If it is not possible to determine whether the vertex (k′, m′, n′) is in a valid region, then the output signal (k, m, n) is clipped 850 for overmodulation, and the value that exceeds the maximal level of modulation N is replaced by N.

The error vectors ei=e1, e2, and e3 for each vertex and the weight wi of each vertex are determined 860 using equation (18) and (19). Based on wi, the duty cycle of each set of output values can be determined, and the modulation signals (a, b, c) 250 can be output 870.

The steps of the method can be performed in a processor connected to memory and input/output interfaces as known in the art.

Effect of the Invention

We describe a SVPWM-based 3 phase inverter by reviewing mathematical foundation of a 3-phase coordinate system and vector representation in such a coordinate system. We show two important properties of the system, which serve as the basis of the method. By exploiting these two important properties, we provide a method to determine coefficients of the vector efficiently. The method determines the coefficients and modulation duty cycles in a single step and does not involve any complicated non-linear trigonometric functions. As a result, the method is extremely computation efficient.

Although the invention has been described by way of examples of preferred embodiments, it is to be understood that various other adaptations and modifications can be made within the spirit and scope of the invention. Therefore, it is the object of the appended claims to cover all such variations and modifications as come within the true spirit and scope of the invention.

Claims

1. A method for generating space vector modulation signals for a multi-level power inverter using space vector pulse width modulation (SVPWM), comprising steps of:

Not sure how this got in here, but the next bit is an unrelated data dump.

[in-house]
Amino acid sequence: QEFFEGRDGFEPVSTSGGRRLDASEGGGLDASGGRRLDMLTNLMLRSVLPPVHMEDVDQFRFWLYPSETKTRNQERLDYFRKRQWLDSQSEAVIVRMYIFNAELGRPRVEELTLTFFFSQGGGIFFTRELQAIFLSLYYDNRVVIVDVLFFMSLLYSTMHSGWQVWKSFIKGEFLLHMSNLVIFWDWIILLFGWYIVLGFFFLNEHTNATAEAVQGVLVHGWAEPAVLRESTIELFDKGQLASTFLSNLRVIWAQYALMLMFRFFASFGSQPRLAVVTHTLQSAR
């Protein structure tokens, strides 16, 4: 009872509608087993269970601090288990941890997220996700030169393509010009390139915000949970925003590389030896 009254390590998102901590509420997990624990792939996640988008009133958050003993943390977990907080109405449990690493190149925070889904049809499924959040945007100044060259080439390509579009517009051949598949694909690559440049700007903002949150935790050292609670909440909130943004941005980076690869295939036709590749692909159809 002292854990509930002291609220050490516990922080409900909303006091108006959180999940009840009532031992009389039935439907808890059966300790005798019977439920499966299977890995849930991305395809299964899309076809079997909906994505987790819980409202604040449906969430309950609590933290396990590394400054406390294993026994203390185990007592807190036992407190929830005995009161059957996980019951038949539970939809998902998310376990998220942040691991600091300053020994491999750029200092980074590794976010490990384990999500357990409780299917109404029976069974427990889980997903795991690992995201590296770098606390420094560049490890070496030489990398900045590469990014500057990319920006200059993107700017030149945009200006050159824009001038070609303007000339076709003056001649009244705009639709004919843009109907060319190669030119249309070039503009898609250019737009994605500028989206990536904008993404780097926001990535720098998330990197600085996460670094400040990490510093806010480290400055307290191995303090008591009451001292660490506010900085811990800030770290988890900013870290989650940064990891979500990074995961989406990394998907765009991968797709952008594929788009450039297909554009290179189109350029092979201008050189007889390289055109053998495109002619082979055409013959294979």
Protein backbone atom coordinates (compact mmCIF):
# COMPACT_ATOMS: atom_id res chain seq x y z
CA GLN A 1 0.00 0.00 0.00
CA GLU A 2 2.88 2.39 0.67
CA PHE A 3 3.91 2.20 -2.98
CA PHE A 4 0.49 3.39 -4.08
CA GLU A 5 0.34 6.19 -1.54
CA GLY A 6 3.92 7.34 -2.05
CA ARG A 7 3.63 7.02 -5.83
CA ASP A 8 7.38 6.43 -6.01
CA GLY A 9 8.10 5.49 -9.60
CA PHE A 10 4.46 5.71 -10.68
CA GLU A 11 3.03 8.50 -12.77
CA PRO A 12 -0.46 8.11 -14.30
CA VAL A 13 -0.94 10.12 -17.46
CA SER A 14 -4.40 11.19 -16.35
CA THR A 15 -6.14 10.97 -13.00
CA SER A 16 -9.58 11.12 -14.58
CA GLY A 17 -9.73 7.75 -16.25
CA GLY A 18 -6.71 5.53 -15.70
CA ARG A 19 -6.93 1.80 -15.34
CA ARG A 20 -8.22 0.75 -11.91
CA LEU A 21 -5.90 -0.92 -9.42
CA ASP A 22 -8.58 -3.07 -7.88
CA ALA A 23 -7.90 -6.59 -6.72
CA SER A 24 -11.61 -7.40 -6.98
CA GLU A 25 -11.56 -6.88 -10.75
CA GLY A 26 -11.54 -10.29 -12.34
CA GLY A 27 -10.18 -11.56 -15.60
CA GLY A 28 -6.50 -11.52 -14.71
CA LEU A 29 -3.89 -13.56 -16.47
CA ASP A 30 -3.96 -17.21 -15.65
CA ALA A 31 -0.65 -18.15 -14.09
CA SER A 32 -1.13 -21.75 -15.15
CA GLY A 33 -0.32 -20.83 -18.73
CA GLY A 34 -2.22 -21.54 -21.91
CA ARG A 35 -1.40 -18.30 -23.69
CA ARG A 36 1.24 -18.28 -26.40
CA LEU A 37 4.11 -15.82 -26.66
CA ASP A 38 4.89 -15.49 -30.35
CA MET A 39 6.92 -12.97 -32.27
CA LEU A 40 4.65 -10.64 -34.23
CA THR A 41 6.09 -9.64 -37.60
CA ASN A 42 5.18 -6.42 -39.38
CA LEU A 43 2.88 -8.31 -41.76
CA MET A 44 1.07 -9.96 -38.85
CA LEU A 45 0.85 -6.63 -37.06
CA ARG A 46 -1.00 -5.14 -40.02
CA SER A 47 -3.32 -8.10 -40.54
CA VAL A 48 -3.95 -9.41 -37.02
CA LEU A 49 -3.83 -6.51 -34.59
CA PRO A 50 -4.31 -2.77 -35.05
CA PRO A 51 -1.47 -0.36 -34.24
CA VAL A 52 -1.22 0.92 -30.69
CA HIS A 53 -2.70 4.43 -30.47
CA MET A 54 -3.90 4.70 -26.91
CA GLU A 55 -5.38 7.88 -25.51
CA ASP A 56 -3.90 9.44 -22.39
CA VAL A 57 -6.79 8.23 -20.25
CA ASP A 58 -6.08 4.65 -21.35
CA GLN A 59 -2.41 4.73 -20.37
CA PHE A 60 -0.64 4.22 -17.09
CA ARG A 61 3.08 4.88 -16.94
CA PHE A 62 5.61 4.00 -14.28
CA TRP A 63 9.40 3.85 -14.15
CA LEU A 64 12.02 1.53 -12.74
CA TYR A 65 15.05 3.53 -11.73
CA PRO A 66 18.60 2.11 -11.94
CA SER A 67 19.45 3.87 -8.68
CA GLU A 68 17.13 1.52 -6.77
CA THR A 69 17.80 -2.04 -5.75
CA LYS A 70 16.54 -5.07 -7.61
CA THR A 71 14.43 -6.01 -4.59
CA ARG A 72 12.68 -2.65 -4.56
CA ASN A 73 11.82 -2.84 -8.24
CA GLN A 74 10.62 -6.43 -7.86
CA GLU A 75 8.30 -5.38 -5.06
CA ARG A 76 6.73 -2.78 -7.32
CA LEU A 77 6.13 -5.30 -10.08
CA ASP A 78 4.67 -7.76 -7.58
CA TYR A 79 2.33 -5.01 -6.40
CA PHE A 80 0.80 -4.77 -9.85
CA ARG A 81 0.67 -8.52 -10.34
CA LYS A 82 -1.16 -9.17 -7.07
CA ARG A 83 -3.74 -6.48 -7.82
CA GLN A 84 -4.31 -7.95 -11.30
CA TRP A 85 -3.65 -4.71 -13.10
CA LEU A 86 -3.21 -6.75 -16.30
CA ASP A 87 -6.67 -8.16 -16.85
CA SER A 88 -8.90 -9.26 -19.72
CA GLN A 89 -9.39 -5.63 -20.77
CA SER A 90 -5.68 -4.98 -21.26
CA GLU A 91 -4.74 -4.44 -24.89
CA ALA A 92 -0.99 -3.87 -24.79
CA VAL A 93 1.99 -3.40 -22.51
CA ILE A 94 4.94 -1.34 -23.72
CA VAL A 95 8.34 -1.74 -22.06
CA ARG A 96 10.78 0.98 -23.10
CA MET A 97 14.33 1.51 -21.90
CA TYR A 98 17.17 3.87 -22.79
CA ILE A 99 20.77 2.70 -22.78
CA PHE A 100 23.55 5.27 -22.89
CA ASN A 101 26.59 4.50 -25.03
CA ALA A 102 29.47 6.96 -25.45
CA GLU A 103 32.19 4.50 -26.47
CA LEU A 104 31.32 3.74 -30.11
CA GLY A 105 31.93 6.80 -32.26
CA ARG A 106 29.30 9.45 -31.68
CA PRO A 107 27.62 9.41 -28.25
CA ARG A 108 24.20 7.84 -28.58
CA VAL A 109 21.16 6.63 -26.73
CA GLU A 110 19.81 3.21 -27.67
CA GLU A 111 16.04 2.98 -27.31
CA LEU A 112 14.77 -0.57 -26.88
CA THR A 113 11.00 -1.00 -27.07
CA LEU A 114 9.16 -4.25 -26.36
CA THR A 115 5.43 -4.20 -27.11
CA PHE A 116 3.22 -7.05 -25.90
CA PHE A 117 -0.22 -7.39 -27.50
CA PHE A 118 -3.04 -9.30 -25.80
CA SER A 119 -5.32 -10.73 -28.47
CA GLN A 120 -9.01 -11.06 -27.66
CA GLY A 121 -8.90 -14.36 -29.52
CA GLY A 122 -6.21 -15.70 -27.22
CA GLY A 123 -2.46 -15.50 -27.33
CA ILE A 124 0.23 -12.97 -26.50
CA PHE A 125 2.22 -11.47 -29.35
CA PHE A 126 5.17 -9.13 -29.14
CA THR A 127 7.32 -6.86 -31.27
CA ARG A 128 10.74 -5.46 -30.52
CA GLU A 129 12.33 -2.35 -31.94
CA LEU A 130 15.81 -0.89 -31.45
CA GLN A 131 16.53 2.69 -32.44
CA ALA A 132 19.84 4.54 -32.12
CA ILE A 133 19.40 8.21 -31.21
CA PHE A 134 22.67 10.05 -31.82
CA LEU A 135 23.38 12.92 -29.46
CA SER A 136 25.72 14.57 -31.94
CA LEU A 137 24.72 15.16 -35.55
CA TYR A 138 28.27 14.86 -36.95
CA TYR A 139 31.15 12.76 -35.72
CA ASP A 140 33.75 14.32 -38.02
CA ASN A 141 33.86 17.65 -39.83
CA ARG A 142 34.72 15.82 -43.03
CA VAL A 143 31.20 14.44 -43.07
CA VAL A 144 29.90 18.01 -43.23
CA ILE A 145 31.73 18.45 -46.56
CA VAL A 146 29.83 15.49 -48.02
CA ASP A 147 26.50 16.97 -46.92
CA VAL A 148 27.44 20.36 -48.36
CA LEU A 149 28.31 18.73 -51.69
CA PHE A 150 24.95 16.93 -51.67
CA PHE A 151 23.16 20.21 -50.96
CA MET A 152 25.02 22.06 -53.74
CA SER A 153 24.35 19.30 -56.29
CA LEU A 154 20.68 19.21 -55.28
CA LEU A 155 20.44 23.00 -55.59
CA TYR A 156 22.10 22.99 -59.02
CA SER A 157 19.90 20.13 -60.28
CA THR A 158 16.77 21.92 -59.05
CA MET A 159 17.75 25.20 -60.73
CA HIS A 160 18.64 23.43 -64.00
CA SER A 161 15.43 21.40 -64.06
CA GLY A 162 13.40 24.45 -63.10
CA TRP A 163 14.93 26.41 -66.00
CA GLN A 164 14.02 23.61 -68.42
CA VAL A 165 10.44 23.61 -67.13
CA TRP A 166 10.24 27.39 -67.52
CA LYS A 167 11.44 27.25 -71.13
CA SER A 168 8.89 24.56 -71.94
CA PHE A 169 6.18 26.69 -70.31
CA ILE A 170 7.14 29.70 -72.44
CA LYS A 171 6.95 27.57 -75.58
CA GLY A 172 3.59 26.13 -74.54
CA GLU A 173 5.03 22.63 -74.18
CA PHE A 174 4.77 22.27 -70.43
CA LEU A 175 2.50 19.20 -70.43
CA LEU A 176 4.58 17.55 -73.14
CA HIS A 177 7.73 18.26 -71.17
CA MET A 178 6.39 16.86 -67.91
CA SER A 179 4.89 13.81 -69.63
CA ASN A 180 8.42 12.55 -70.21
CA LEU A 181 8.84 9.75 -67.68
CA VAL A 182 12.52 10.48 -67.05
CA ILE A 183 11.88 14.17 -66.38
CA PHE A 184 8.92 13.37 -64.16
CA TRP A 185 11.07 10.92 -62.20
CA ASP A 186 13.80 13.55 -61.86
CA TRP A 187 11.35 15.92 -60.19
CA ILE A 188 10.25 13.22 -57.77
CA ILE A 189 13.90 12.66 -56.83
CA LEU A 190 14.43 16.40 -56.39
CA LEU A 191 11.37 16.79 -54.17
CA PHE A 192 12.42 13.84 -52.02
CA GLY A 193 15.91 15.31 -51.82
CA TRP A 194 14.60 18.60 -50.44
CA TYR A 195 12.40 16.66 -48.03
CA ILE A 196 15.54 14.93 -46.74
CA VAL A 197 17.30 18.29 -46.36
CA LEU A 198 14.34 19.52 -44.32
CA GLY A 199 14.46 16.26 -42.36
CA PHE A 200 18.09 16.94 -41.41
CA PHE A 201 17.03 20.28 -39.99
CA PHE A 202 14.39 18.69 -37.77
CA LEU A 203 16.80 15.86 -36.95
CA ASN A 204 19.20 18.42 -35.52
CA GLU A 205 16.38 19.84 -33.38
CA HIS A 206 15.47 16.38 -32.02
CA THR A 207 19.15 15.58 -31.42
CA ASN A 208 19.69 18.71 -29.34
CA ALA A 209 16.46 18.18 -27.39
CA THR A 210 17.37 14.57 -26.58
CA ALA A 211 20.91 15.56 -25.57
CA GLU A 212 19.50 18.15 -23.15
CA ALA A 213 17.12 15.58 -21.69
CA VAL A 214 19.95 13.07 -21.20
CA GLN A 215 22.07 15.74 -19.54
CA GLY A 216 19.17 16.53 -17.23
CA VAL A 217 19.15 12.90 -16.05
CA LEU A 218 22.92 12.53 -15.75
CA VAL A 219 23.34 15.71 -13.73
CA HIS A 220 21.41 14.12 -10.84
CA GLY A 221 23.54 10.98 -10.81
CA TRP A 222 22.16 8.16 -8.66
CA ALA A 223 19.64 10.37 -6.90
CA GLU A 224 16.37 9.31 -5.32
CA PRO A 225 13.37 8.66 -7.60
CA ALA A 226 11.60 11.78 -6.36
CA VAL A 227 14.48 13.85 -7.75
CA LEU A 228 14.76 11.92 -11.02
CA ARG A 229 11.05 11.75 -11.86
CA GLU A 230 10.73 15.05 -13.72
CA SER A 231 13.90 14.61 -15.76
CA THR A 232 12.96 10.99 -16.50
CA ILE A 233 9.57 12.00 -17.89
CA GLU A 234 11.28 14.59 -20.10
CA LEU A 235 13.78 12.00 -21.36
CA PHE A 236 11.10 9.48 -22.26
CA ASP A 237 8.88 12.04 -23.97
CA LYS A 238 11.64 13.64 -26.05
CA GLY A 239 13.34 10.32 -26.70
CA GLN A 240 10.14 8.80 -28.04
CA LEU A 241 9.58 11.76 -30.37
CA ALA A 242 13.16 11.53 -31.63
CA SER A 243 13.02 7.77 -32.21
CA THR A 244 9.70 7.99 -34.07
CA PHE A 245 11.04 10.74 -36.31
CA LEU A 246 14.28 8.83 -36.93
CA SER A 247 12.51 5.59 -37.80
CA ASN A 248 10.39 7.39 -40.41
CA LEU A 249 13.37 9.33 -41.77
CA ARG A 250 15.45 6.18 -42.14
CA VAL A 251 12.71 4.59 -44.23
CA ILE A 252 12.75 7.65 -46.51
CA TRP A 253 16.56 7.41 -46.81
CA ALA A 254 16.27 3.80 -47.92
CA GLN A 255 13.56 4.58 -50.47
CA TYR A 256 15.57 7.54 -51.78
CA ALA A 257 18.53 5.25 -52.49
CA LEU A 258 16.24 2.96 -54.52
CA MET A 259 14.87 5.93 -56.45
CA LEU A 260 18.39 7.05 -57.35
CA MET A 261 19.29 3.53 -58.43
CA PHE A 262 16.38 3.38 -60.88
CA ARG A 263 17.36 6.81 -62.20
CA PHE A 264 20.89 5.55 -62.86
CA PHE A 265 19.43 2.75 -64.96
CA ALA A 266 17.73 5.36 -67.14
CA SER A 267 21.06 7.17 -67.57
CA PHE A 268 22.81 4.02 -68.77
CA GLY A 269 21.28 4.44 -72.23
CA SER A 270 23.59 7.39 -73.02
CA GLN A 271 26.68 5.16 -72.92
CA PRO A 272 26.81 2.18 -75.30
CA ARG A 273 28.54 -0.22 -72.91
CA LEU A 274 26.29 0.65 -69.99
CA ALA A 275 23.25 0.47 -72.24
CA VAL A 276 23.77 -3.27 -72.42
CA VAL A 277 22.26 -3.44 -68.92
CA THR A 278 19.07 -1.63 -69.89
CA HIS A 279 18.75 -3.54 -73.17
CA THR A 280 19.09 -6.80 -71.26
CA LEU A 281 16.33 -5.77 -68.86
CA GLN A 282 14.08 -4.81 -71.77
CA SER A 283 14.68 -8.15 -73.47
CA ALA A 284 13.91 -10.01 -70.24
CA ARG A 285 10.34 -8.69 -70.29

determining a reference voltage;
determining a triangle region for the reference voltage;
determining vertices for space vectors that enclose the reference voltage;
determining duty cycles of the space vectors;
adjusting representations of the vertices so that control outputs are in a valid region; and
outputting space vector modulation signals v1, v2, and v3 corresponding to the duty cycles and the space vectors in the valid region, wherein the steps are performed in the multi-level power inverter.

2. The method of claim 1, further comprising:

computing an error vector for each vertex.

3. The method of claim 2, further comprising:

determining the duty cycle for each vertex based on the error vectors.

4. The method of claim 1, further comprising:

connecting the multi-level power inverter between a DC source and an AC load.

5. The method of claim 1, wherein where → is a vector notation, and ⊥ is an orthogonality notation.

{right arrow over (a)}+{right arrow over (b)}+{right arrow over (c)}=0, and
({right arrow over (b)}−{right arrow over (c)})⊥{right arrow over (c)},

6. The method of claim 1, wherein a number of level is an arbitrary number greater than 2.

7. The method of claim 1, further comprising: k = ⌊ Re  ( V r ) ⌋ m = ⌊ Im  ( V r ) 3 ⌋, where Re indicates a real part and I indicates an imaginary part of the reference voltage, and k,m,n are integers of the space vectors.

determining three vertices closest to the reference voltage based on

8. The method of claim 7, further comprising: Δ   y - 1 2 = 0, Δ   x - Δ   y = 0, and Δ   x + Δ   y - 1 = 0, wherein ΔxRe(Vr−k) and Δ   y  = Δ  Im ( V r 3 - m ).

determining the triangle region according to

Patent History

Publication number: 20160099661
Type: Application
Filed: Oct 1, 2014
Publication Date: Apr 7, 2016
Patent Grant number: 9559610
Inventors: Chunjie Duan (Brookline, MA), Koon Hoo Teo (Lexington, MA), Rui Ma (Somerville, MA)
Application Number: 14/503,751

Classifications

International Classification: H02M 7/537 (20060101); H02M 1/12 (20060101);